How To Get More Grip From Your Pedals | Mountain Bike Maintenance

How To Get More Grip From Your Pedals | Mountain Bike Maintenance


– This video is all about
trying to find the right amount of grip between your
foot and the pedal you use, Both flat and clip-less pedals. (high-energy music) So flat pedals, I guess that’s the easiest one to start with. Obviously, you have a flat
shoe, so normal trainer, or a mountain bike shoe,
and if you’re trying to get that right amount of grip
between that and your flat pedal. With these crankbrothers Stamps, that actually come with
two different sizes. So, that is the really
down to your shoe size. Eight and above on UK sizes,
you go for the larger size. Below that, you go for the smaller size. That is quite important to get the right amount of
overlap, front and rear. After that, it’s all about
trying to dial these pins in, depending on your shoe. So, some people go for the
really soft, grippy soled shoes. Therefore, I think you
actually really want to run these pins quite low and
quite close to the pedal. If you start to pull ’em out too much and run ’em really high, you
actually get so much grip that if you occasionally
slide around on the pedal, like you will do on a really rough track, is they’re really difficult
to readjust your pedal. So, in that case,
there’s really soft shoes that actually wind these pins
quite low into the pedal. Okay, so to the clipless pedals, this does get slightly more complicated, depending on the brand of
pedal and shoe you have. Some have these pins,
much like the flat pedal. Again, you can sort of tweak in or out to get that feel on the
bottom of your sole. Also, we have these traction pads on these crankbrothers Mallet DHs. So, you can actually change
the width of those. At the moment I’ve got the stock ones in. You can actually slide those
out as I have done already. See that little plastic insert. So, you can get thinner
or thicker ones of those. Actually, that’s going to
give you a bit of friction between the sole of
your shoe and the pedal. If you don’t have those,
it’s all about really tweaking the setup from your cleat. Obviously, we’ve clipped this pedal so that spring retention
system is designed to keep your foot stuck to that pedal
for maximum pedaling power. So, you don’t particularly
need to mess around with you subtraction pads on your pins. However, personally, I like
to actually feel that pedal through my shoes still,
almost like a flat pedal. That really suits the downhill,
more aggressive riders. The disadvantage of having
these thick traction pads and your pins wound out too much is that you’ll get too much friction, that’ll actually make it harder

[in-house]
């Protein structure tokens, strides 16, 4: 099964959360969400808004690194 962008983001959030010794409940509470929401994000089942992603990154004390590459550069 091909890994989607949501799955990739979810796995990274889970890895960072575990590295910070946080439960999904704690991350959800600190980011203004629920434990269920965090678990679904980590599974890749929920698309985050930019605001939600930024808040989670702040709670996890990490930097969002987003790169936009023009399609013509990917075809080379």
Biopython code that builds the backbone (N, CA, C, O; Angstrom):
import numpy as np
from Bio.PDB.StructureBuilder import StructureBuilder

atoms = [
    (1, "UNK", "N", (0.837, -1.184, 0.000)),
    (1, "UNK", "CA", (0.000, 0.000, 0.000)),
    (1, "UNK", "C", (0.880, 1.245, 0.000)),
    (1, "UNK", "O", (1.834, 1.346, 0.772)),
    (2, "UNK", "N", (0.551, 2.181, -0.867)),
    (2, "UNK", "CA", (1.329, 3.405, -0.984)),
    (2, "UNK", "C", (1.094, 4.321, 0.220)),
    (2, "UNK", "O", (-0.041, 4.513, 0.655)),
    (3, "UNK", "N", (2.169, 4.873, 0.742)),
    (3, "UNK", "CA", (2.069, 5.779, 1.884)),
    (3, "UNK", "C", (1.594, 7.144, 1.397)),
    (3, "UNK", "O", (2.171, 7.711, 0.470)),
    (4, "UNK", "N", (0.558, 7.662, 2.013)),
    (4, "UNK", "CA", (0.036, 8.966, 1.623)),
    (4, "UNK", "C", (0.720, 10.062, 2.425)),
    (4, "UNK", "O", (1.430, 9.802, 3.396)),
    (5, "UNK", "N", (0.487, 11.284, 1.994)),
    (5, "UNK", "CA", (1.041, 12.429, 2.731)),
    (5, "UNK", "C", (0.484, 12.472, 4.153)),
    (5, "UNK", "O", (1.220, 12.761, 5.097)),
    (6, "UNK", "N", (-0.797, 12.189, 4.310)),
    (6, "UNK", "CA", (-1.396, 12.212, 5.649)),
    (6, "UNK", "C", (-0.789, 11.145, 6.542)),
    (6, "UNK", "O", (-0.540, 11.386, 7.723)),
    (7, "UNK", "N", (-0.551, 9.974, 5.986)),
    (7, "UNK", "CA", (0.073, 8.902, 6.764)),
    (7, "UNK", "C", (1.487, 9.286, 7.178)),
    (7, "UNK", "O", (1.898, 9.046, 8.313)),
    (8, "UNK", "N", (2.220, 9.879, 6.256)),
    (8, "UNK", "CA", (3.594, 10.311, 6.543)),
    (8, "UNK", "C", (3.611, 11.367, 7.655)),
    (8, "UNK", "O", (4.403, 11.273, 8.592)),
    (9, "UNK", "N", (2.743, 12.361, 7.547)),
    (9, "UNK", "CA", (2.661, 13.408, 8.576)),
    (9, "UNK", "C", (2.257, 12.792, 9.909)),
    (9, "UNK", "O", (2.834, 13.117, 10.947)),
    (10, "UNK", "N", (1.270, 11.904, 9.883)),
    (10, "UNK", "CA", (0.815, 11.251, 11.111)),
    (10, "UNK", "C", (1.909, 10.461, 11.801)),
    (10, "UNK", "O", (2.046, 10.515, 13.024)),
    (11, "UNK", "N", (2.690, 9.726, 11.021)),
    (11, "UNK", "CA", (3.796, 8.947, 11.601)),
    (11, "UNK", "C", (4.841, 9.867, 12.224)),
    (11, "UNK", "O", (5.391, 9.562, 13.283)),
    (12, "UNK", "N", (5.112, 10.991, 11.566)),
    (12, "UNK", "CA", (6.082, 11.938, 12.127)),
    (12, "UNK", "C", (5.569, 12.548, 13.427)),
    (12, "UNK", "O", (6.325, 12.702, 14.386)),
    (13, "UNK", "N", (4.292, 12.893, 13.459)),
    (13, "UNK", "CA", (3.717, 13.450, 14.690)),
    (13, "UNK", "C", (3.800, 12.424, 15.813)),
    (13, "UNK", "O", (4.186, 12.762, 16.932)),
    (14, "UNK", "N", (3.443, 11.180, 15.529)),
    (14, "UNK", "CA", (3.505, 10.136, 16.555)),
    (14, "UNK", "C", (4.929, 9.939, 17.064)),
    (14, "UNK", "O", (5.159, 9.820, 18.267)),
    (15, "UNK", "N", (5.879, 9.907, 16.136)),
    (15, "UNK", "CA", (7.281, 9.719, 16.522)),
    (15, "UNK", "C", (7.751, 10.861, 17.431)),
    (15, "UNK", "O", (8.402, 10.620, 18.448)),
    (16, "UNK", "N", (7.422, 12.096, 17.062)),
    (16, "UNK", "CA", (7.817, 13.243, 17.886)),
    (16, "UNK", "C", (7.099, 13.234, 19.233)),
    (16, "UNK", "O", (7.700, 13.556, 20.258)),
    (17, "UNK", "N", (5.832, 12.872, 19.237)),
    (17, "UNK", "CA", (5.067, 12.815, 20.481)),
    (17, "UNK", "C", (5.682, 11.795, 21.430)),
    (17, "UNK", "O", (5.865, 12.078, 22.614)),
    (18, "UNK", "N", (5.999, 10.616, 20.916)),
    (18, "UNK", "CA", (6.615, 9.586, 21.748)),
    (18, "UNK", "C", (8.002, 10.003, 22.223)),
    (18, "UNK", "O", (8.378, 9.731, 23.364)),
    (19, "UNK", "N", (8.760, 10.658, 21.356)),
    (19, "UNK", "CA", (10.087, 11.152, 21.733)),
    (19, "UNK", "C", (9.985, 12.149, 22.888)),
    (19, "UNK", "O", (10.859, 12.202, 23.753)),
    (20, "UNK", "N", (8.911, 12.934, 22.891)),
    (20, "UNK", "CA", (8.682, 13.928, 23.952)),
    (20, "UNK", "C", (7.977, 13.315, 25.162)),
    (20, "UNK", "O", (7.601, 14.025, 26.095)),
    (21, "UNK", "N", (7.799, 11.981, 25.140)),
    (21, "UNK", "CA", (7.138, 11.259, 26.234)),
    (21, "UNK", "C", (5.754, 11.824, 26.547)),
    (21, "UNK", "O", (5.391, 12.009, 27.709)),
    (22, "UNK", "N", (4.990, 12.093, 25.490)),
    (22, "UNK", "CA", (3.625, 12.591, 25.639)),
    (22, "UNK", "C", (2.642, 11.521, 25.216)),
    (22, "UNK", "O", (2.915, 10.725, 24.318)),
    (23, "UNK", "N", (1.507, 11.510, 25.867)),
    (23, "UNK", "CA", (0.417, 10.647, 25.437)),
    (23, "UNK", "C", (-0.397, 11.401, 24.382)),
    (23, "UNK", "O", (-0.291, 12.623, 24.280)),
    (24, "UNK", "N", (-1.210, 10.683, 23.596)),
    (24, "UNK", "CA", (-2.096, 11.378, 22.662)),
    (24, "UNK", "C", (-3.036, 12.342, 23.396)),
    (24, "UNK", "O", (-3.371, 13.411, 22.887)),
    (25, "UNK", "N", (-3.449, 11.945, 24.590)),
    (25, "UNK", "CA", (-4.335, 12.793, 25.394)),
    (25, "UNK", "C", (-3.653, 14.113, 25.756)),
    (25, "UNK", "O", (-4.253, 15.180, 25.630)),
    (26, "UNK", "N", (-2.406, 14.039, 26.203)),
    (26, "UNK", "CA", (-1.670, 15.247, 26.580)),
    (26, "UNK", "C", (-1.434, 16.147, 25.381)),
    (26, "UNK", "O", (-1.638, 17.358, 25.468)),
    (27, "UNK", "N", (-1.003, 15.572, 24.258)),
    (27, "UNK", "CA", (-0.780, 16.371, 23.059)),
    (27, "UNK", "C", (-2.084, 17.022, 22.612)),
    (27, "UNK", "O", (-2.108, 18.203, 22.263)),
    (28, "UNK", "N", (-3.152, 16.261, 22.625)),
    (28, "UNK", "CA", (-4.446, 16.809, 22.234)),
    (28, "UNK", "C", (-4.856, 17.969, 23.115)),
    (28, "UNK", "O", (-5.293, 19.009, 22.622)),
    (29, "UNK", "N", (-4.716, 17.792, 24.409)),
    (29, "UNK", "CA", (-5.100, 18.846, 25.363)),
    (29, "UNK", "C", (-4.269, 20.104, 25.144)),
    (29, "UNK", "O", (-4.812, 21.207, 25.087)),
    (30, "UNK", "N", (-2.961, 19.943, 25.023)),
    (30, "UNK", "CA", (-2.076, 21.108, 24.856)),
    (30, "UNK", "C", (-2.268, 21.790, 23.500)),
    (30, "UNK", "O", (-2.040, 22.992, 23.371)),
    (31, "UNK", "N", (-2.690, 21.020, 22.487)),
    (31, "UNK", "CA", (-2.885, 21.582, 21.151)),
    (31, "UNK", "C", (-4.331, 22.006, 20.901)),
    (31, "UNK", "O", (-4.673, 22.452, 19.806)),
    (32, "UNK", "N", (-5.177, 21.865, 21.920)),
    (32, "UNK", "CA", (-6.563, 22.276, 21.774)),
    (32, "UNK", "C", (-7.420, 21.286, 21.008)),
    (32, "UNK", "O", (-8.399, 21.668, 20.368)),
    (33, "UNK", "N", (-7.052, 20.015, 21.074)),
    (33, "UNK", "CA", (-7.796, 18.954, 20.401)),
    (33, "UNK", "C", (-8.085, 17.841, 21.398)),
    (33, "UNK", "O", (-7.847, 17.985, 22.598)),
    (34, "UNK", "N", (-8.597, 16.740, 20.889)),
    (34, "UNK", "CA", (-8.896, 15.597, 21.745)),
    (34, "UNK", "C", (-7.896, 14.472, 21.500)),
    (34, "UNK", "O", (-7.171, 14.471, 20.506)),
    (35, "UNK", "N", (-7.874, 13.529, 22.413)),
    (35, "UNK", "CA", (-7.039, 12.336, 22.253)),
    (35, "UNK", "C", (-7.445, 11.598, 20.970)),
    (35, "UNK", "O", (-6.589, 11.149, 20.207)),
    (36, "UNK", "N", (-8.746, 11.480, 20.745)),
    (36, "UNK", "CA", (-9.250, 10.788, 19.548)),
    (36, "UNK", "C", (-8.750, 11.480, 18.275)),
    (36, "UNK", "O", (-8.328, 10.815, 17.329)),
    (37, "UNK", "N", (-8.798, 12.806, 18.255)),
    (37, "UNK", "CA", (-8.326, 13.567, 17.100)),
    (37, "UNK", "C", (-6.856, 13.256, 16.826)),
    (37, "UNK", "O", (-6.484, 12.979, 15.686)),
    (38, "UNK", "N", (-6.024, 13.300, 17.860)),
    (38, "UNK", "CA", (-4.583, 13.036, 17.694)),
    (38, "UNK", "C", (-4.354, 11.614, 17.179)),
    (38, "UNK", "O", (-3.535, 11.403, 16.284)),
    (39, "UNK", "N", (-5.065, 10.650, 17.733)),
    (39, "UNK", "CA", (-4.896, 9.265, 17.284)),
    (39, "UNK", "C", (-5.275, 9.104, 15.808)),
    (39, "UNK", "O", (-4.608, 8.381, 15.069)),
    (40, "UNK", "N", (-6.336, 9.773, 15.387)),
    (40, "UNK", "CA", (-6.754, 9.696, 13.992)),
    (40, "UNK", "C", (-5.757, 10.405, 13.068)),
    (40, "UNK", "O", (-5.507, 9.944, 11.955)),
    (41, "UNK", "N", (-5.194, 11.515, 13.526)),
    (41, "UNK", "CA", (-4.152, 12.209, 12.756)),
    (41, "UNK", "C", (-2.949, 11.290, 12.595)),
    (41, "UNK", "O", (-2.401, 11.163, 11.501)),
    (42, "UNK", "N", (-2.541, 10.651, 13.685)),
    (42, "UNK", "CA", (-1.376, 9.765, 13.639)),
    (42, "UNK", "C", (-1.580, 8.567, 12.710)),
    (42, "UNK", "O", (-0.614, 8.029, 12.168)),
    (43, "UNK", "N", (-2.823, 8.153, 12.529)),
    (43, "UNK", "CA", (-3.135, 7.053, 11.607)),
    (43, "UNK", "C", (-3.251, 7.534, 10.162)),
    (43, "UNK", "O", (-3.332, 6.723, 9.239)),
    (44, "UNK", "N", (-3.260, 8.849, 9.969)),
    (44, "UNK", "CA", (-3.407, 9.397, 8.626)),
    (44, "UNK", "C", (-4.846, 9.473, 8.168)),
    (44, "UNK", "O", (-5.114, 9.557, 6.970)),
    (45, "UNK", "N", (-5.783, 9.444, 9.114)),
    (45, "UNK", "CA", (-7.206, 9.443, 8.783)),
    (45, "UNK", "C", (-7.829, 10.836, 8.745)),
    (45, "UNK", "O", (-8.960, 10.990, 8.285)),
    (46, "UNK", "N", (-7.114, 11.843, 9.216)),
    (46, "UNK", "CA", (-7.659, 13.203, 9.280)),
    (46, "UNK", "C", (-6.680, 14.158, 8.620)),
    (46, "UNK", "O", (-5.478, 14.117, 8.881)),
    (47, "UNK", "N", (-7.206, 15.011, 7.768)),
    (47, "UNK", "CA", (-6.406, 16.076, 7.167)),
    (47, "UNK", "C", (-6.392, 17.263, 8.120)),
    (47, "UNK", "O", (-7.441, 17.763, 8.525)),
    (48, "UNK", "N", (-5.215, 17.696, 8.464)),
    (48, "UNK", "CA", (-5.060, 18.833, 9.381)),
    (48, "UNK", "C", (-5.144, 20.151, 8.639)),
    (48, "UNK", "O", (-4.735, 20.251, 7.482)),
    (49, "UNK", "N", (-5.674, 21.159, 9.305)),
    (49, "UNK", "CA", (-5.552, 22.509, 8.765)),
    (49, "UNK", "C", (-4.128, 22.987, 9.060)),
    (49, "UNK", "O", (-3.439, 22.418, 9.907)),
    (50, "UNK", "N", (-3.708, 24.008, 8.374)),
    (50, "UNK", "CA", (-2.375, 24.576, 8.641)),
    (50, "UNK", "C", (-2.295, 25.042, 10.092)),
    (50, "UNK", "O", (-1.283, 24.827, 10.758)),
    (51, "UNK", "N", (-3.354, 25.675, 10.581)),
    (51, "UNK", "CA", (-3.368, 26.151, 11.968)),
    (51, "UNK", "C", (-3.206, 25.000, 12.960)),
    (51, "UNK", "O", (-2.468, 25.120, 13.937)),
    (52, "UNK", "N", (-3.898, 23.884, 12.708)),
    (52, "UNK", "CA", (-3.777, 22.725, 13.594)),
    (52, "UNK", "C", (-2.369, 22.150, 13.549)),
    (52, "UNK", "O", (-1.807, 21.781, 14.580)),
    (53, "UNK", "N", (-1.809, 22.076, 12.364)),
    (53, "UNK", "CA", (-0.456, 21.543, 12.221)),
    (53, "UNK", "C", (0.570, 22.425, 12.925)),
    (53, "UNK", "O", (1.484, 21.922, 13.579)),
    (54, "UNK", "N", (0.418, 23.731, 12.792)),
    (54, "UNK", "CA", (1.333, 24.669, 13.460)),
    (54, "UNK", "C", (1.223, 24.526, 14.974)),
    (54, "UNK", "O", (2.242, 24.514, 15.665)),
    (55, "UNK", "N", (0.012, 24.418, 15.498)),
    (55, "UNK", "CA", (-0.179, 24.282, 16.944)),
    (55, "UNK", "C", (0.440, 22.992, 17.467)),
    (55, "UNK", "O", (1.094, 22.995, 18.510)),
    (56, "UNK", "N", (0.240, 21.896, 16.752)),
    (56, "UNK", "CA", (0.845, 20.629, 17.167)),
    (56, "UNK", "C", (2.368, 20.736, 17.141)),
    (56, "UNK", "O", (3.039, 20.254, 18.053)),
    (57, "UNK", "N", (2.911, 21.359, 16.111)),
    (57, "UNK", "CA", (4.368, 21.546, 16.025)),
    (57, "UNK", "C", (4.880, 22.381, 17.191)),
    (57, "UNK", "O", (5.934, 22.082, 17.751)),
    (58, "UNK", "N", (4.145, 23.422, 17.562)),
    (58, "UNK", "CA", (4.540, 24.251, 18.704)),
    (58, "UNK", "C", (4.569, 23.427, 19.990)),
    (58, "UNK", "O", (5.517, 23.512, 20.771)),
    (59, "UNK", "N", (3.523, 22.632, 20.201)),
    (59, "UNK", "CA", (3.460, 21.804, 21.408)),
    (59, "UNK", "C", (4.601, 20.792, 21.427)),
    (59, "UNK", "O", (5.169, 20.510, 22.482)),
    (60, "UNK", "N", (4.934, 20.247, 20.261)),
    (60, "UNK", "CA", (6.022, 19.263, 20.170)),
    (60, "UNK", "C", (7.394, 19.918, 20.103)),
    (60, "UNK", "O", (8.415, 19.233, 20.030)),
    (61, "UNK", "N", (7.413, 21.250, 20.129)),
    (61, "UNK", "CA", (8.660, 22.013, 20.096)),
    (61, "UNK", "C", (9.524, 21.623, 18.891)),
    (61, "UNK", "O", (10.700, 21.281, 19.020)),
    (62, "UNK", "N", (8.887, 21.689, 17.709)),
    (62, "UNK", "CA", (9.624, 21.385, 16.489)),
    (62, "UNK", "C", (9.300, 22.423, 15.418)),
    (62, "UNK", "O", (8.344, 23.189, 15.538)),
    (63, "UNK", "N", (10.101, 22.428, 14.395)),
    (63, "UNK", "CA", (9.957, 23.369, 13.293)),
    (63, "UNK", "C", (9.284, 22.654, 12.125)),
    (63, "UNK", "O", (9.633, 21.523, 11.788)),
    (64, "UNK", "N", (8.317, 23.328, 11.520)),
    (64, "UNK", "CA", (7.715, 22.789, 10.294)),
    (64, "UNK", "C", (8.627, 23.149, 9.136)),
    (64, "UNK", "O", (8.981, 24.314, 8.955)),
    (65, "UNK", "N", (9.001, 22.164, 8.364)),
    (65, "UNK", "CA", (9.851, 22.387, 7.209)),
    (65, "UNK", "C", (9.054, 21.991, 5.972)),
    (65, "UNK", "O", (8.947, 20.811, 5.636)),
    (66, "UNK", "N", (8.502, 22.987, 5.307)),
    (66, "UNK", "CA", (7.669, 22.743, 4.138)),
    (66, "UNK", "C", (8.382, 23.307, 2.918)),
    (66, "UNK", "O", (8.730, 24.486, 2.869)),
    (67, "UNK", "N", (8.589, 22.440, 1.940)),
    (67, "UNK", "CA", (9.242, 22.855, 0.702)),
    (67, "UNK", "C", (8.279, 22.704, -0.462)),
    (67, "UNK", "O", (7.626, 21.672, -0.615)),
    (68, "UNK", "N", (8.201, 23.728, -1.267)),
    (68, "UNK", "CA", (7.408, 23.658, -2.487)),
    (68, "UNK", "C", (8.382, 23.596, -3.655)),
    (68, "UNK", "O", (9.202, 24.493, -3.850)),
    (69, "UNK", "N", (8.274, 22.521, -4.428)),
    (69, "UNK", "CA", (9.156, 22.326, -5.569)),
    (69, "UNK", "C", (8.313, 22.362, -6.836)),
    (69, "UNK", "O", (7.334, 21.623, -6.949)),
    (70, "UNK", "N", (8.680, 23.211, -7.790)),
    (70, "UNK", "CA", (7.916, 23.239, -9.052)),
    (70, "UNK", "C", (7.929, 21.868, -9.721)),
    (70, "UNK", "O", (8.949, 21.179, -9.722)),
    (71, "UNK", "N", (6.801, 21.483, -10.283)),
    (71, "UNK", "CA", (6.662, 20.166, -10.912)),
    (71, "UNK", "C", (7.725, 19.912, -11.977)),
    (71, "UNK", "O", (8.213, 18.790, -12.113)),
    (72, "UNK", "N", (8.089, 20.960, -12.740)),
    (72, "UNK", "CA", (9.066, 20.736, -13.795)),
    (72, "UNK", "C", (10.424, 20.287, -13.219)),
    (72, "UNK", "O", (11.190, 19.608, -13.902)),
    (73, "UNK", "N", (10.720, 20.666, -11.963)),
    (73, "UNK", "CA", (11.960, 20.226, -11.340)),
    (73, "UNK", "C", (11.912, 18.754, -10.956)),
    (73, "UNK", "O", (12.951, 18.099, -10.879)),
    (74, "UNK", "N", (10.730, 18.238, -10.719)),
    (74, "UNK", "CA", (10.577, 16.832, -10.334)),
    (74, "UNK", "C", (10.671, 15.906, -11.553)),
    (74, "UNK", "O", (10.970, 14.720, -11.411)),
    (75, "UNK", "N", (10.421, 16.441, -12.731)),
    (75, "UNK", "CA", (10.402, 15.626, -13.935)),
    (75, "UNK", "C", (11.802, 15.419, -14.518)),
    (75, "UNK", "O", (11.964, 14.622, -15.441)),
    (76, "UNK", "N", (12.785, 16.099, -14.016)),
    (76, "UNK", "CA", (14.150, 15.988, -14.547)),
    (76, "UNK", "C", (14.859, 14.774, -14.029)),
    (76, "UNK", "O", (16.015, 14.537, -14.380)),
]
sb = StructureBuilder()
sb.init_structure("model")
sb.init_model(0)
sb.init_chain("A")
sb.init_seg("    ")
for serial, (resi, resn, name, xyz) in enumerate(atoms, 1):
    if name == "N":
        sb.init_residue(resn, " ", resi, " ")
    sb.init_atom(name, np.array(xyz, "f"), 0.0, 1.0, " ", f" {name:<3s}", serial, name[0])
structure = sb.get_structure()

to clip out of that pedal. So, as you look closer at
the bottom of my shoe here, you can see some black marks
where those pins in the pedal dig in, and I get that nice feel. Like I said, I actually really like that, especially for cornering,
just be able to feel my pedal slightly run, feel like I’m
floating around above the pedal. Occasionally, you might
find with your shoe, depending on the brand, you
might actually have to trim the outside of this sort of cleat area, just so you don’t get too much
interference with the pedal. If it’s too tight and I
actually touch the pedal when it’s trying to clip in and out, you’ll find it really difficult. So, on this shoe I don’t, but occasionally you will have to do that. So, for different brands
of pedal, where you may not have the option of moving
the pins in or out, it’s all about trying to space that cleat in or out from the shoe to get that optimum amount of feel, ’cause if you put too many spacers in there, move that cleat away from the shoe. You might feel like you’re
actually sort of rattling around on top of that pedal, and
you just use the mechanism, rather than having any friction onto that pedal and shoe itself. That may suit cross-country riders
where you have a sort of hard-soled shoes, rather than
some rubber on the bottom. They tend to ride those
carbon-soled shoes. If you space it further in, you might just about start
to get some feel again. If you go too far in, you
take all the spacers out, you’re actually going to struggle
probably to get in or out. You might get some interference between the sole of that
shoe and your pedal. In my case here, I’m not running that plastic spacer here beneath the cleat. The cleat goes straight
to the bottom of the shoe, and then I’m just messing
around with these traction pads out of pins to get that
right amount of feel. So, there’s a few tips on
how to tweak your pedals to try setting them up perfectly for you. If you want to see more videos from GMBN, click my logo to subscribe,
I’d love it if you do that. Click up there for clips versus flats and down there for a beginner’s guide for riding with clipless pedals. Give us thumbs up if you like this video.